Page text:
aside as ruling party supporters attacked its office after a parliamentary
debate over government seizures of white-owned farms.

Supporters of President Robert Mugabe's ZANU-PF smashed the entrance to the
headquarters of the Movement for Democratic Change (MDC) on Thursday in a
protest against the MDC's Roy Bennett, who was involved in a scuffle during
the debate.

Riot police cordoned off the entrance to the building, and kept watch as the
angry crowd of about 2,000 Mugabe supporters sang revolutionary songs and
waved placards denouncing Bennett.

In a statement on Friday, MDC spokesman Paul Themba Nyathi said the episode
occurred "in full view of the police who in fact protected (the protesters)
and watched in glee as they carried out the destruction."

"The police did not arrest a single individual of this group. After the
completion of their destruction, the police escorted them back to their
office," he said.

Nyathi added that the police "instead arrested MDC members of staff and some
activists who were in the building."

The MDC has apologised for Bennett's scuffle with Justice Minister Patrick
Chinamasa, but said the white lawmaker had responded to racial slurs and
extreme provocation over the government's seizure of his farm under a
programme to confiscate white-owned land for redistribution to landless

Formed in 1999, the MDC came close to winning nearly half the 120 contested
seats in 2000 parliamentary polls held against the background of an economic
crisis widely blamed on government mismanagement. The opposition says it
would have won were it not for a violent ZANU-PF campaign against its

The MDC and several Western countries say Mugabe rigged 2002 presidential
elections to win another six-year term in office.

But Mugabe, who says the MDC is a puppet of former colonial power Britain,
insists he won fairly.

Mugabe denies charges that his rule has caused an economic meltdown with
soaring inflation and unemployment, as well as persistent shortages of
foreign currency.

The veteran leader, in power since independence in 1980, blames the ruin on
sabotage by local and foreign opponents of his forcible redistribution of
formerly white-owned commercial farms.

Back to the Top
Back to Index

All-rounder driven into retirement
By Victoria Laurie
May 22, 2004

WITH a letter clasped in his hand, and his father by his side, 21-year-old
Sean Ervine walked into the Zimbabwe Cricket Union headquarters last week,
past the historic Harare Sports Club ground where the first Test against
Australia was scheduled to begin today.

Inside the club, Ervine handed his letter of retirement to ZCU chief
executive Vince Hogg. It was a curious threesome: the head of a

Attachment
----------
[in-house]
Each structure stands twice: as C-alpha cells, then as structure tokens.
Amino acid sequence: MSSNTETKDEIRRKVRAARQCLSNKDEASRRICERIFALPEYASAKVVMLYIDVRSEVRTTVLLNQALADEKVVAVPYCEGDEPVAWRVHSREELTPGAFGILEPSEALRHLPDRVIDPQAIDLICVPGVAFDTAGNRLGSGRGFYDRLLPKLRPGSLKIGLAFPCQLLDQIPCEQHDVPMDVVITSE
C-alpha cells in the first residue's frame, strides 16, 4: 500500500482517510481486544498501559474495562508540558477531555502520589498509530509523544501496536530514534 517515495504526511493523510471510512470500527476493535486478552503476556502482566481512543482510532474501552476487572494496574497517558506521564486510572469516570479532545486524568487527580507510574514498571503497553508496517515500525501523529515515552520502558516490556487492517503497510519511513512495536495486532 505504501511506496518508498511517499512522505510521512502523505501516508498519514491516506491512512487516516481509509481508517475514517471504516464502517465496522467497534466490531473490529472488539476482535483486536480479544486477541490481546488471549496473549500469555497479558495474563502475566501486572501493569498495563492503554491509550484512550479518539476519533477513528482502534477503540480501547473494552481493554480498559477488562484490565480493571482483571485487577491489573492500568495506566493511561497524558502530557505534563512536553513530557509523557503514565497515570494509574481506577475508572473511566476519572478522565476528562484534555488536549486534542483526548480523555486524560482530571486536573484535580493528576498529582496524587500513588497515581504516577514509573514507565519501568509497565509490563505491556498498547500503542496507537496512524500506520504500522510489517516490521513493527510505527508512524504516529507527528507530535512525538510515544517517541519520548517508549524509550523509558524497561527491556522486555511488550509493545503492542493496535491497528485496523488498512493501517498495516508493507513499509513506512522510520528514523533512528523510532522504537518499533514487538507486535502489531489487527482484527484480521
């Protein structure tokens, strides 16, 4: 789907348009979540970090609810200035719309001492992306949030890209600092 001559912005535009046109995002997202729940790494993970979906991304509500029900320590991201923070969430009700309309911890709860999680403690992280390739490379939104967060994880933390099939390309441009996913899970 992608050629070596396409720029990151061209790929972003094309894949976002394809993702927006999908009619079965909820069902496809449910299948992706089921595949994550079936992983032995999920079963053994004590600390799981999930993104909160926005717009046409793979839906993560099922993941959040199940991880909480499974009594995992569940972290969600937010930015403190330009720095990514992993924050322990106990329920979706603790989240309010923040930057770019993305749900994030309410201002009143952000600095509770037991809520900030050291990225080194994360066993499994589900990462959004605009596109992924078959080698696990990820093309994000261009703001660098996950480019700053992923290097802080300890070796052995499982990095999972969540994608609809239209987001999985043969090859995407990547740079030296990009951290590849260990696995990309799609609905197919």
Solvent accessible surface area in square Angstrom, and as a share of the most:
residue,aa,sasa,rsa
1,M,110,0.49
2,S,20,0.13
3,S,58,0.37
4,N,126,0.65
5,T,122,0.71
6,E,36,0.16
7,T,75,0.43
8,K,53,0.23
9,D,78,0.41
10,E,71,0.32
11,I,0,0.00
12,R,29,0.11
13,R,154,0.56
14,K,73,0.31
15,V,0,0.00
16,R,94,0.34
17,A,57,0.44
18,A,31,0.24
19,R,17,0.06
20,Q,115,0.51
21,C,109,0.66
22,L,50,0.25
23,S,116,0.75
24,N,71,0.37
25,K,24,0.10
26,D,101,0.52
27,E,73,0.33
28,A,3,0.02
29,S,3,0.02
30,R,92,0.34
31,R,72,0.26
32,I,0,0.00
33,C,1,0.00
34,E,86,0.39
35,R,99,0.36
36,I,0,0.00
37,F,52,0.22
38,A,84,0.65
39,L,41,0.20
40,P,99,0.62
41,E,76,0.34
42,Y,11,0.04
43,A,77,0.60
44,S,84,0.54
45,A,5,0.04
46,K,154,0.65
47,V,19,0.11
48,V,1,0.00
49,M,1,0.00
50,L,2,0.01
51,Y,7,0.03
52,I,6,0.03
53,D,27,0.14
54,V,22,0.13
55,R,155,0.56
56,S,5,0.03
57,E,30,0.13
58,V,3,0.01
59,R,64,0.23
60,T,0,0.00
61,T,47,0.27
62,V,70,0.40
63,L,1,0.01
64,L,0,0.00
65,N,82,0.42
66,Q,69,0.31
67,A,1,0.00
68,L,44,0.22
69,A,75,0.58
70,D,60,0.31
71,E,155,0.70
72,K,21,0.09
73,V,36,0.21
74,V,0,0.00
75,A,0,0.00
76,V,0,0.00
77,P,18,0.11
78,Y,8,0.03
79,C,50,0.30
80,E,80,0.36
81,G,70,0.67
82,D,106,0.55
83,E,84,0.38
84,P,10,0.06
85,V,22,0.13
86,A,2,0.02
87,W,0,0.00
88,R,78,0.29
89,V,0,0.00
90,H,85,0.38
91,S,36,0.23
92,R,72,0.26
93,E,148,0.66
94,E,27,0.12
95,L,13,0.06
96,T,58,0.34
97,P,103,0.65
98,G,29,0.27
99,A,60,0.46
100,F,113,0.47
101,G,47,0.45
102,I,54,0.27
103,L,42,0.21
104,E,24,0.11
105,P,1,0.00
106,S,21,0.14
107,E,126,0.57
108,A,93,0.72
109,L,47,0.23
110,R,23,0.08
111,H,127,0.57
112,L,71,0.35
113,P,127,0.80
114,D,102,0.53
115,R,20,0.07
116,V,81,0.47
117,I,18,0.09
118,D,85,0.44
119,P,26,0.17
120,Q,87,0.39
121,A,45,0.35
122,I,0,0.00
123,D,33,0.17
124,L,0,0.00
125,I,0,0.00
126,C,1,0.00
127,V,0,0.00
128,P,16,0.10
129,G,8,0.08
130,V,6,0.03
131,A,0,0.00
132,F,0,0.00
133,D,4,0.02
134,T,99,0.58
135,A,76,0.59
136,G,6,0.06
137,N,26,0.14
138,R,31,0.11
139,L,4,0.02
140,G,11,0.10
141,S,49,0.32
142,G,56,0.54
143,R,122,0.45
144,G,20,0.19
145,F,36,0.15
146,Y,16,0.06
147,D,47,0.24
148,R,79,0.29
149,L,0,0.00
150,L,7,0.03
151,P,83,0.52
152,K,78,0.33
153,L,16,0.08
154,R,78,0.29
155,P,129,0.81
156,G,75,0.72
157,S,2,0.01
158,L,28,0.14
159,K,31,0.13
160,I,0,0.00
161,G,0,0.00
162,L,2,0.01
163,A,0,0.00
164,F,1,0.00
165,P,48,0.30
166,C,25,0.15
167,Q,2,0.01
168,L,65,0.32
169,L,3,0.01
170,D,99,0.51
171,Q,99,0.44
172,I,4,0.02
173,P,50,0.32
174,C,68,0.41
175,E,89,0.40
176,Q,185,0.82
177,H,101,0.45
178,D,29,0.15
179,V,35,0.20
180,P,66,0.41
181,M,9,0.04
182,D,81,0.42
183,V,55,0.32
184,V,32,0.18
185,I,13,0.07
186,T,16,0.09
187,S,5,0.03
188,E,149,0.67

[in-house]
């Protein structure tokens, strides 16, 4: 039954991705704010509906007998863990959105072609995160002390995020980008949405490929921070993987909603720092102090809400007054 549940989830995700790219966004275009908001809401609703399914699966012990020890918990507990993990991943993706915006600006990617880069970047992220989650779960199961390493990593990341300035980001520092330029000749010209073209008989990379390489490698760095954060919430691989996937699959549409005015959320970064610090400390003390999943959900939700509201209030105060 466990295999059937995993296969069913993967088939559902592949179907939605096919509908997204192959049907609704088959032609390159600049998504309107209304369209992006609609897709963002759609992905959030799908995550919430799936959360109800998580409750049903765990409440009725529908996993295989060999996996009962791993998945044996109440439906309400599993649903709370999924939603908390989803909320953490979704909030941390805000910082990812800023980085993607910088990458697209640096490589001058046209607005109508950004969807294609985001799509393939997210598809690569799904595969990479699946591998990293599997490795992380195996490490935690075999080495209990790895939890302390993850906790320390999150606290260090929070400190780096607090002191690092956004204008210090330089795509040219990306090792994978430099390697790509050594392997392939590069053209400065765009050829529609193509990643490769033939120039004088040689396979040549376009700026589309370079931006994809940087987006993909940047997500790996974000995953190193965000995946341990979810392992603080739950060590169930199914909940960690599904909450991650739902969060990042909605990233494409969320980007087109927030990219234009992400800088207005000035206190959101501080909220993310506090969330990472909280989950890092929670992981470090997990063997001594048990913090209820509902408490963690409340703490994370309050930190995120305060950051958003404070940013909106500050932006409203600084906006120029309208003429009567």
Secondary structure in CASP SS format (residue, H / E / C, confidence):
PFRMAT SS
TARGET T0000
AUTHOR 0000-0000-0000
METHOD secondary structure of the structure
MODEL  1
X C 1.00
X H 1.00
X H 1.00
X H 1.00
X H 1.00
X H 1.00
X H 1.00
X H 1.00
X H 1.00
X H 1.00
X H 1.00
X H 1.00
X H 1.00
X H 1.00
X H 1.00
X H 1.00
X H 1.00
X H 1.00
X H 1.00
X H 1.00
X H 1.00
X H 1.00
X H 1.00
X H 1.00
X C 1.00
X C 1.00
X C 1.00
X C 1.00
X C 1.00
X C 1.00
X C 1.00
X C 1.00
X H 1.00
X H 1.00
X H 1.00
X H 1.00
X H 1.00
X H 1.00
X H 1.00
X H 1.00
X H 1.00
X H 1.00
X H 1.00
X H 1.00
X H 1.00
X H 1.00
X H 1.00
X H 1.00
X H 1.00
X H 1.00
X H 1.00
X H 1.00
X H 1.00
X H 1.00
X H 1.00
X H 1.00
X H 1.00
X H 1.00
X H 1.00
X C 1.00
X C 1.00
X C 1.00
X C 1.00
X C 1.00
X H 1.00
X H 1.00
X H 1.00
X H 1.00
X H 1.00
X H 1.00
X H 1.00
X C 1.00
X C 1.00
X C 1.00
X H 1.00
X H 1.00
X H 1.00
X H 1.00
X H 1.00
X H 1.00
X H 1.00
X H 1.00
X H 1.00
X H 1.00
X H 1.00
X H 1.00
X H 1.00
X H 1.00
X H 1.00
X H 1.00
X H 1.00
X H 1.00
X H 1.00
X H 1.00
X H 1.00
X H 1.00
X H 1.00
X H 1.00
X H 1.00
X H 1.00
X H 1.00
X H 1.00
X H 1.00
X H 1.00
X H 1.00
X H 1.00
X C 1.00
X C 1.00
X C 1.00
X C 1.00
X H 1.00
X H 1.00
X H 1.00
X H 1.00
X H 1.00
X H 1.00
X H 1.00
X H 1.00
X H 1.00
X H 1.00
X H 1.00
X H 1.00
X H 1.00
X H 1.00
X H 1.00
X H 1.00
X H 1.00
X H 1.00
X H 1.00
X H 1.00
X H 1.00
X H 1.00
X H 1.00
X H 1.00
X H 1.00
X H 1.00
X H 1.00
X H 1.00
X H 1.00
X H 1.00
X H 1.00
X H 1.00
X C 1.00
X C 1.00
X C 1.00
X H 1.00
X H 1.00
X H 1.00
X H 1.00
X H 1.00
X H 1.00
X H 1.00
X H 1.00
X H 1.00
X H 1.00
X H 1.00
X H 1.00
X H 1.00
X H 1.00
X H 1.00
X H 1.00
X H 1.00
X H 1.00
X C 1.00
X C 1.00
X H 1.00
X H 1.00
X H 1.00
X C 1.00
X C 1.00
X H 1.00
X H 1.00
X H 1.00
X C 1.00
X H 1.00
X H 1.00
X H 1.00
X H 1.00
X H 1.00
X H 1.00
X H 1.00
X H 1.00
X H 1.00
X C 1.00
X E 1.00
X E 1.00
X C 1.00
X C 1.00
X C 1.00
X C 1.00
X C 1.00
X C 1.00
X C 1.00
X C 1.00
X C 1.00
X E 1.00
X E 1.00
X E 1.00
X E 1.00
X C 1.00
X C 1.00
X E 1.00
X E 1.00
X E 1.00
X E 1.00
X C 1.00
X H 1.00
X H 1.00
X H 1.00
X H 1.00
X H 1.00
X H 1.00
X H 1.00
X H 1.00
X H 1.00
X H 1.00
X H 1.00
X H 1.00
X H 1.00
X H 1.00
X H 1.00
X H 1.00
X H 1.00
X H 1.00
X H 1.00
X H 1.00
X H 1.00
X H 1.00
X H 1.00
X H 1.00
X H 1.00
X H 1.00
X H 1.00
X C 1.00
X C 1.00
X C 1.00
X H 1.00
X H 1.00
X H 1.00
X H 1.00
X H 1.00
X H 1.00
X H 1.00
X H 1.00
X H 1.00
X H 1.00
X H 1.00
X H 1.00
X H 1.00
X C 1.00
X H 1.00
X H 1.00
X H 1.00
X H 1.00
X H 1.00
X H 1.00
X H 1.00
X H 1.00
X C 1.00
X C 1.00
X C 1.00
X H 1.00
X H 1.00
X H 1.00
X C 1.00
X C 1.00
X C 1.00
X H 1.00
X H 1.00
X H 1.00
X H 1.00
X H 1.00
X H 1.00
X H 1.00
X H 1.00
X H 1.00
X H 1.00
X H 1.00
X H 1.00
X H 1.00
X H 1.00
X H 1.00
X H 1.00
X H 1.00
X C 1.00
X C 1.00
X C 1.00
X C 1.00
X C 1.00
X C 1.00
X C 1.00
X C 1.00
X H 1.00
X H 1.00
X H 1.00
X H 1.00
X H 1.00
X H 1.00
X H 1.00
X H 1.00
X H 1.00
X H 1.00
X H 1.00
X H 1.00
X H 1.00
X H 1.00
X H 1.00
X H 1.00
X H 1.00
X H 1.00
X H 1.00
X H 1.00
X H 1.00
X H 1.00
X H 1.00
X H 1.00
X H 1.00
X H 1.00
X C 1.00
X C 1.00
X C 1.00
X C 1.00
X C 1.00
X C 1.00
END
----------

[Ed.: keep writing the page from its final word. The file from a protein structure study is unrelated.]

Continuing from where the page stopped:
disintegrating cricket fraternity; the father who had played cricket
alongside his friend Hogg for the former Rhodesia; and a son about to kiss
goodbye to his career in Zimbabwe cricket.

"I think (Hogg) was expecting it," Ervine said. "He said 'that's fine', and
ran it through the lawyer. I walked out and I felt much better. I felt like
I had been released."

Within 24 hours of resigning, Ervine boarded a plane for Perth to start a
new life with girlfriend of 14 months Melissa Marsh, whose father Geoff, a
former Australia opening batsman and current Zimbabwe coach, will also leave
the troubled African nation when his contract ends in September.

Ervine met Melissa on four previous visits to Australia; in recent days, her
emails urged him to make a one-way trip. "Maybe it's time to move on with
your life," she wrote.

But Ervine's exit is less about love than the crisis engulfing Zimbabwe
cricket. Zimbabwe last night faced the looming threat of being stripped of
its Test country status by the International Cricket Council.

The more experienced -- and mainly white -- players have been locked in a
stand-off with the ZCU over political interference in player selection and
the promotion of black players they say are not ready.

A week ago, Ervine became the first rebel player to quit. A year ago, he was
dropped from the team "for a guy of colour to come in" for a World Cup match
against Kenya.

"I felt devastated," Ervine said. "I just thought that with my performance
they'd at least give me a chance to play, but they didn't."

It was a reasonable assumption. Ervine had just shared a dazzling
partnership with Heath Streak in which they made a world record of 63 runs
in three overs during Zimbabwe's World Cup match with New Zealand.